“Behind the witty prose lies a serious message. The triumph of insects is inseparably connected to the success and progression of almost all life on the planet in some way or another. Insects have coevolved with plants and animals and can act as friend or foe, spanning all lifestyles from predator to parasite to pollinator. So entangled are they in the fate of many cornerstone species that the decline of insect groups has put many ecosystems at risk of collapse, including several that are crucial for human survival. We may be somewhat flippant about their influence on our own evolutionary history, but we can be sure that the demise of insects would have catastrophic consequences for our future. . . . Eloquent and very knowledgeable, Shaw is also, perhaps more importantly when it comes to a good read, a storyteller capable of painting a rich portrayal of prehistoric lands filled with weird and wonderful bugs and beasts. His captivating and comical writing had me marveling at detailed accounts of giant dragonfly-like beasts with two-foot wingspans, and laughing out loud at aptly named sections such as ‘Secretive societies with an anal fixation.’ I am not, it is fair to say, a lover of things that creep and crawl, but looking through Shaw’s eyes, I found myself appreciating their place in my world a little more. Moreover, as he made me realize, it is not my world at all, but theirs.”
Daniella Martin | author of "Edible: An Adventure into the World of Eating Insects"
“A fascinating peek under the mantle of the ‘known world,’ revealing a minute, clicking-and-whirring mechanism manned largely by bugs. I learned SO much from this book.”
Mark W. Moffett, Smithsonian Institution | author of "Adventures among Ants: A Global Safari with a Cast of Trillions"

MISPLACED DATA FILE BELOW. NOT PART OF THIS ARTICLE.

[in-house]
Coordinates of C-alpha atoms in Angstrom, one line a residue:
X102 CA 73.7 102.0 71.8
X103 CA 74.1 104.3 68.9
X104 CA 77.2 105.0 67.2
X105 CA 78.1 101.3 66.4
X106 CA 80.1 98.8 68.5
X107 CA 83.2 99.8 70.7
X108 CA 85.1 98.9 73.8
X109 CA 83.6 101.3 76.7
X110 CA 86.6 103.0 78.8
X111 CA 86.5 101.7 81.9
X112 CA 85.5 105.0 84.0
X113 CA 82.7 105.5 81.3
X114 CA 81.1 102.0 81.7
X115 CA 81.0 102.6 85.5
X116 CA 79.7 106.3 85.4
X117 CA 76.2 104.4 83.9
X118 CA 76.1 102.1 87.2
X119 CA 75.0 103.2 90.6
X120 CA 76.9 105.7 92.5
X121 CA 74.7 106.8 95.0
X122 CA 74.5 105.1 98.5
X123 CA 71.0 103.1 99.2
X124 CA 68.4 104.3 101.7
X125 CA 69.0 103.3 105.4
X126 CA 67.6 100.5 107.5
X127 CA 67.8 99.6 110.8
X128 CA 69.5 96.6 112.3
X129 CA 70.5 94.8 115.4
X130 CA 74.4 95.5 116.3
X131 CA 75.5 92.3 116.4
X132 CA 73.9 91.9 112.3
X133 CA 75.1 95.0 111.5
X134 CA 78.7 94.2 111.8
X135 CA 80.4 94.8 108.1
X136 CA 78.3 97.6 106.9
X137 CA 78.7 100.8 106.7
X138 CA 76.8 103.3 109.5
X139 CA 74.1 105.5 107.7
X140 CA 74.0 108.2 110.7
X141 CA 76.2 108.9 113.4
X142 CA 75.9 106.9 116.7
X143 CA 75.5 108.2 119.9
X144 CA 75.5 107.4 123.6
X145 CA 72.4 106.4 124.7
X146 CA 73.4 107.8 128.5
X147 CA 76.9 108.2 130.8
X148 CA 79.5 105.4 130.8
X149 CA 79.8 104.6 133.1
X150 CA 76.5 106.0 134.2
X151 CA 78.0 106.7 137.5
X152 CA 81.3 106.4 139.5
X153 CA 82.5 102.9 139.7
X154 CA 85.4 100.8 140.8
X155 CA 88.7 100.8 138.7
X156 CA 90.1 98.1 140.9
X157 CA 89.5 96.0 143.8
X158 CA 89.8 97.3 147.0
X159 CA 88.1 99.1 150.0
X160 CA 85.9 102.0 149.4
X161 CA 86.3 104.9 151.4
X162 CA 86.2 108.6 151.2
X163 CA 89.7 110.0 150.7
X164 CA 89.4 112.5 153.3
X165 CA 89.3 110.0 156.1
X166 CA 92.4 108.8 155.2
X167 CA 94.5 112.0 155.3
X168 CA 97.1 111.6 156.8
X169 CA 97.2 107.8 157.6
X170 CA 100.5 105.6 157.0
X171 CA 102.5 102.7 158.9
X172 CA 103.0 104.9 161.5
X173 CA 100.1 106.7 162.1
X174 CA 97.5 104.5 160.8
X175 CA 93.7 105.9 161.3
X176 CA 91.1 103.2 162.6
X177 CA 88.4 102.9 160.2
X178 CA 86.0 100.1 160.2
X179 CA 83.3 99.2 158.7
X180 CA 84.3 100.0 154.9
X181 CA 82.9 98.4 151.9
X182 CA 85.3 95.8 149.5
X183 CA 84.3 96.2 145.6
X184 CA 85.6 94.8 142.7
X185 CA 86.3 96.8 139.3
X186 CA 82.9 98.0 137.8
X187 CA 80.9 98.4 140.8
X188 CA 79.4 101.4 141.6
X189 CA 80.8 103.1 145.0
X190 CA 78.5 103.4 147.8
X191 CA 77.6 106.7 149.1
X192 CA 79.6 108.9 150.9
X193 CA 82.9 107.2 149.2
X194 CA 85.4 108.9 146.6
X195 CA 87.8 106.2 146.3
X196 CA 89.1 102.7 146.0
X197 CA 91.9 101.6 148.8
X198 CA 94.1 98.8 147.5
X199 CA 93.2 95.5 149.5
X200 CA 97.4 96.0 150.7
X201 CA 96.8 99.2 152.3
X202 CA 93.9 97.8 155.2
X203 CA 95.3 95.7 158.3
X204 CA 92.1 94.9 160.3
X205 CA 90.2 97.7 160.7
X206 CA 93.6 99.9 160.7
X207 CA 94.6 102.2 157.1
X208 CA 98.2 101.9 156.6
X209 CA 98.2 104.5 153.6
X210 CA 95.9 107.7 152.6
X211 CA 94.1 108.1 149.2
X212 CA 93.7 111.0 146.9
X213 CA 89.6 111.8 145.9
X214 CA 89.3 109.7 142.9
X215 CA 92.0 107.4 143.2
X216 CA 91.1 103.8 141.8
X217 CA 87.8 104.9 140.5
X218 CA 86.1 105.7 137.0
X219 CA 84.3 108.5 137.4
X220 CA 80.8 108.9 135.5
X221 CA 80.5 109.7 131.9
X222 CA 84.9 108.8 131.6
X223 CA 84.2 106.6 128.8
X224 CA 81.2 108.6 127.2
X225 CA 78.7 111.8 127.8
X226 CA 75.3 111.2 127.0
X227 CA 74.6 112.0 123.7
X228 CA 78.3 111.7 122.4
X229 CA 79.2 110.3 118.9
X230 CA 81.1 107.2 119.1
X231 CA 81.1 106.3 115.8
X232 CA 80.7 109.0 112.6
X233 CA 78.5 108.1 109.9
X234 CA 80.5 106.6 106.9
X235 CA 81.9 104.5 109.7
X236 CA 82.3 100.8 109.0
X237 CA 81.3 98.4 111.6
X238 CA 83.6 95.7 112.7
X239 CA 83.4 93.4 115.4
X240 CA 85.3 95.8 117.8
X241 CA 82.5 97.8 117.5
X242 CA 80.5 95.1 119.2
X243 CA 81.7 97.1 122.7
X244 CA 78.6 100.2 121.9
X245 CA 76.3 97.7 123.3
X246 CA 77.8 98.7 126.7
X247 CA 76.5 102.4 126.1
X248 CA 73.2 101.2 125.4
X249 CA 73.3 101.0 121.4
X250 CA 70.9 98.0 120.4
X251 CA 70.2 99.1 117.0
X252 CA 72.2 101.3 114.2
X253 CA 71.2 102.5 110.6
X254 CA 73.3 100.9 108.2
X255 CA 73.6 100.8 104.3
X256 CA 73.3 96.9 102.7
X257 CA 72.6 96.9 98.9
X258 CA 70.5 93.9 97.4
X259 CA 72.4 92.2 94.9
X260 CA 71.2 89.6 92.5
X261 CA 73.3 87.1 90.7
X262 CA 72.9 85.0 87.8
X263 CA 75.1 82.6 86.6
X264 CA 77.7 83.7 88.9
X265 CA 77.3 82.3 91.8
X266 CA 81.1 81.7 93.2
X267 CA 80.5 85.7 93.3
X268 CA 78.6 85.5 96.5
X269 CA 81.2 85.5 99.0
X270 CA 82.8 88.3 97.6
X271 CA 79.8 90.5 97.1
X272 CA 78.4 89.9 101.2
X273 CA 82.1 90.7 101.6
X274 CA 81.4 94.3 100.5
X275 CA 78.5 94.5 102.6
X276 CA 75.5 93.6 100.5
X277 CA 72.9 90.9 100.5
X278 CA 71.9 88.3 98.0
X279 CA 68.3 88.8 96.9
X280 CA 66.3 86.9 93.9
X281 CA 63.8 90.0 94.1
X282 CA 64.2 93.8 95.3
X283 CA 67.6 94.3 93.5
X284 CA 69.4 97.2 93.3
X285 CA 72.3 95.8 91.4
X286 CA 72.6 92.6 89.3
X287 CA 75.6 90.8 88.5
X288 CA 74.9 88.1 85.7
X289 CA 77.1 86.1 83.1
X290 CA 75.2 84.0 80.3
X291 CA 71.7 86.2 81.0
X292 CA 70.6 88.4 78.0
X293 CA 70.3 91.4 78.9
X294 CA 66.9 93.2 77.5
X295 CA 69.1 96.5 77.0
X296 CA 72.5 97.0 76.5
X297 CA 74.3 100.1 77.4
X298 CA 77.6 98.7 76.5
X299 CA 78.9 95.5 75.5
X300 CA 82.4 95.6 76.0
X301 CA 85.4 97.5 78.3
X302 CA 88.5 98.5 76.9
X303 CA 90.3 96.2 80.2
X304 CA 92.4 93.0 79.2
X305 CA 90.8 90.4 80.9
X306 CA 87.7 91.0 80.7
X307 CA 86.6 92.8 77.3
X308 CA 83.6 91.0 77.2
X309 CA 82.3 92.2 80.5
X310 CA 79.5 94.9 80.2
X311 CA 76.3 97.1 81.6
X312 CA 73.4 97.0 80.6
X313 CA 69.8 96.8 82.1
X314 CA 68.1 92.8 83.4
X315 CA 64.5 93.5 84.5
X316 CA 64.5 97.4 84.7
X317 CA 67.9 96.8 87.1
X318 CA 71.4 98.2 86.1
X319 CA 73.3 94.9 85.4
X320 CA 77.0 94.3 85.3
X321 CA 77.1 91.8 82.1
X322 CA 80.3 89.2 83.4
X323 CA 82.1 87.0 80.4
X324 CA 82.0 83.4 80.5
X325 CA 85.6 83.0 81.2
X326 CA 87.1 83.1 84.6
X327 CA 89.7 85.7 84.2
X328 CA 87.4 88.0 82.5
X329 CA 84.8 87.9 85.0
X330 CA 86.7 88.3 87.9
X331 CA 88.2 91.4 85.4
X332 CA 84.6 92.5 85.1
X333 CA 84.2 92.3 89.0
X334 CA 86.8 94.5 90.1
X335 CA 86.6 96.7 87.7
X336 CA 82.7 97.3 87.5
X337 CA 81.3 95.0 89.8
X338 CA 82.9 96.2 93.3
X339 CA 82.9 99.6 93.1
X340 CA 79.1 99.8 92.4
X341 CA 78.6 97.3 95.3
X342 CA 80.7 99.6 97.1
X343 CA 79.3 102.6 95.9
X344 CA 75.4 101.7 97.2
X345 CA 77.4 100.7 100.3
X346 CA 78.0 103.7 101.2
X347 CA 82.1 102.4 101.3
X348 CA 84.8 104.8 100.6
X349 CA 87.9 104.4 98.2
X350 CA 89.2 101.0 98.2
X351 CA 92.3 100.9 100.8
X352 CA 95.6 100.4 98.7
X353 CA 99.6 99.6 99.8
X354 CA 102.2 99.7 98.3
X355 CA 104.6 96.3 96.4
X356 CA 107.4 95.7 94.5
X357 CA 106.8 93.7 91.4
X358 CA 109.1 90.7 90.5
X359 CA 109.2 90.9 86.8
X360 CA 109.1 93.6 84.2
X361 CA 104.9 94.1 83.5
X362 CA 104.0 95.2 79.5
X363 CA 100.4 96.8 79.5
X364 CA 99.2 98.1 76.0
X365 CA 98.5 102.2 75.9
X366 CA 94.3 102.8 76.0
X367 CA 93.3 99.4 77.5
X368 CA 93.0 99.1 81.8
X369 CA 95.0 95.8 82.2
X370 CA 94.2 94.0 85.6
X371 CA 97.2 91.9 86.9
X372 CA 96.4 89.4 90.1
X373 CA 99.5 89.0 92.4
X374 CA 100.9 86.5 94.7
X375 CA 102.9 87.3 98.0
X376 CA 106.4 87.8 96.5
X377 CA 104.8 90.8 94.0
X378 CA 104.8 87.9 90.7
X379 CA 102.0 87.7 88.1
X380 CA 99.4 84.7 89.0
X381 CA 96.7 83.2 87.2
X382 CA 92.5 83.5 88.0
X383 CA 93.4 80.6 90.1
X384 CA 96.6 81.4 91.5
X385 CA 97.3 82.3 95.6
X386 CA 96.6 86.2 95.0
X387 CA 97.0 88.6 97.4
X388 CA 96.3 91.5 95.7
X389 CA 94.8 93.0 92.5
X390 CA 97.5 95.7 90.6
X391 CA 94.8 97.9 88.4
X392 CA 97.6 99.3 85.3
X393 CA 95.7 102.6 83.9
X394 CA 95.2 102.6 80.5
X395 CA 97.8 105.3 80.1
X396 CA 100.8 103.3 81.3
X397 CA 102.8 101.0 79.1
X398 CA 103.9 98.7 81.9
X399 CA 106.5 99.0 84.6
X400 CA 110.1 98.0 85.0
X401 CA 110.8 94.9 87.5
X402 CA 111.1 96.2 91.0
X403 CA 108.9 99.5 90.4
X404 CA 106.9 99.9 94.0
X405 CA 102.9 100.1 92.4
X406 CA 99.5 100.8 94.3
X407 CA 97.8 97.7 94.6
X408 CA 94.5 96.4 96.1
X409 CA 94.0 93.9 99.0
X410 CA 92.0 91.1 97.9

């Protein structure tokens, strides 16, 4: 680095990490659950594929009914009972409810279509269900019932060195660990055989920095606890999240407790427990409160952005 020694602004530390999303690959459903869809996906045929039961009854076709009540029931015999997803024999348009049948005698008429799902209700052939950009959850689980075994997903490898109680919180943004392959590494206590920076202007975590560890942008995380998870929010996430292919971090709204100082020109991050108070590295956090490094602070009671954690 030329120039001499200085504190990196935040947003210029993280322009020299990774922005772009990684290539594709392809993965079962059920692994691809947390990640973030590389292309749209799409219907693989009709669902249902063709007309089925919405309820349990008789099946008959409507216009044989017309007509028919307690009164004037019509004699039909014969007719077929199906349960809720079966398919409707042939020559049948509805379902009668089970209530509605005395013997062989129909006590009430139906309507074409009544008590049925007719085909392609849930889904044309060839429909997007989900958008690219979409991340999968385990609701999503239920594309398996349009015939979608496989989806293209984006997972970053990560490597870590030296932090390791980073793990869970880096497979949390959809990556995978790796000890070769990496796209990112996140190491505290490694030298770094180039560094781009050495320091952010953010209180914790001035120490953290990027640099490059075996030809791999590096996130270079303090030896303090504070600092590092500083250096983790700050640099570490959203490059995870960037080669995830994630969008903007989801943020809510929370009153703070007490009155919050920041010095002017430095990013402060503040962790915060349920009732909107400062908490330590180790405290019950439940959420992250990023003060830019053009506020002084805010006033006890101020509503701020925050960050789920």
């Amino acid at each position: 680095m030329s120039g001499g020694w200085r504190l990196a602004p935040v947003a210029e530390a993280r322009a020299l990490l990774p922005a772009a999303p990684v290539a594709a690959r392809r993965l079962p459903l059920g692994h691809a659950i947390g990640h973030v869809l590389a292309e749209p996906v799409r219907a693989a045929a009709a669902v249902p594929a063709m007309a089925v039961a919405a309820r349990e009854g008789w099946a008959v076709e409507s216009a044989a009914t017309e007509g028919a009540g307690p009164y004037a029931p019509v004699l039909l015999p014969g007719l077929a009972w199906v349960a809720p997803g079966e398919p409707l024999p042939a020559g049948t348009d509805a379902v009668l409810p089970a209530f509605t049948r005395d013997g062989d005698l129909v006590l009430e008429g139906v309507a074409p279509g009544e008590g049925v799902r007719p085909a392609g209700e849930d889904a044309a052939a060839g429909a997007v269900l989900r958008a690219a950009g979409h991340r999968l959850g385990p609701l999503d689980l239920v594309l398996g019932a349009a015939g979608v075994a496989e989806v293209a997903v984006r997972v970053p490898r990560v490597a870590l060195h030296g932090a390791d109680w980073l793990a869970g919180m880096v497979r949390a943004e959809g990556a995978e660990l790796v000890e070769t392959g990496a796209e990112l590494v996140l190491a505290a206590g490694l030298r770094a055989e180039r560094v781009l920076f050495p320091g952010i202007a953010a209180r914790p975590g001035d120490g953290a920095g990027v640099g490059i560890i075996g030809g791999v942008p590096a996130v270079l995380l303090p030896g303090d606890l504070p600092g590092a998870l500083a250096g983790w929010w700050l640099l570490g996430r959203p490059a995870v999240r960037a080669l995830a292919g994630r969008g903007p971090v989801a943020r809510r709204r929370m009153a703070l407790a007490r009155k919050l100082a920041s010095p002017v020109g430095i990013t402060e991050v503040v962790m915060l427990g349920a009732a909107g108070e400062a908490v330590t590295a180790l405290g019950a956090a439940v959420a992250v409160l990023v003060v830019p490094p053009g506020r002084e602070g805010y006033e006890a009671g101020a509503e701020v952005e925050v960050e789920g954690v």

“Shaw’s Planet of the Bugs is the most eloquent and passionate book on insects in a generation.”
Michelle Harvey | Deakin University, Australia
“A detailed and intriguing journey through the evolution of insects, following their development from single-celled organisms through to the elaborate and fascinating beasts that now dominate almost every niche on the planet. Shaw writes in an engaging style that is almost that of thinking out loud, conversing with his reader much as he presumably would over a cup of coffee, and he makes evolution a tangible process, exposing some of the more peculiar and less well-known features of our six-legged relatives.”
Dena M. Smith | University of Colorado at Boulder
“A very enjoyable read. Planet of the Bugs is packed full of really great information from a unique ‘buggy’ perspective and is done with humor and fun.”
Contents
Prologue. Time Travel with Insects
 
1. The Buggy Planet
2. Rise of the Arthropods
The Cambrian period, 541–485 million years ago, and the Ordovician period, 485–444 million years ago
3. Silurian Landfall
The Silurian period, 444–419 million years ago
4. Six Feet under the Moss
The Devonian period, 419–359 million years ago
5. Dancing on Air
The Carboniferous period, 359–299 million years ago
6. Paleozoic Holocaust
The Permian period, 299–252 million years ago
7. Triassic Spring
The Triassic period, 252–201 million years ago
8. Picnicking in Jurassic Park
The Jurassic period, 201–145 million years ago
9. Cretaceous Bloom and Doom
The Cretaceous period, 145–66 million years ago
10. Cenozoic Reflections
The Cenozoic era, 66 million years ago to the present day
Postscript. The Buggy Universe Hypothesis
 
Acknowledgments
About the Author
Notes
Suggested Reading
Index
For more information, or to order this book, please visit http://www.press.uchicago.edu
Google preview here

Chicago Manual of Style |

Chicago Blog: Biology

Events in Biology

Keep Informed

JOURNALs in Biology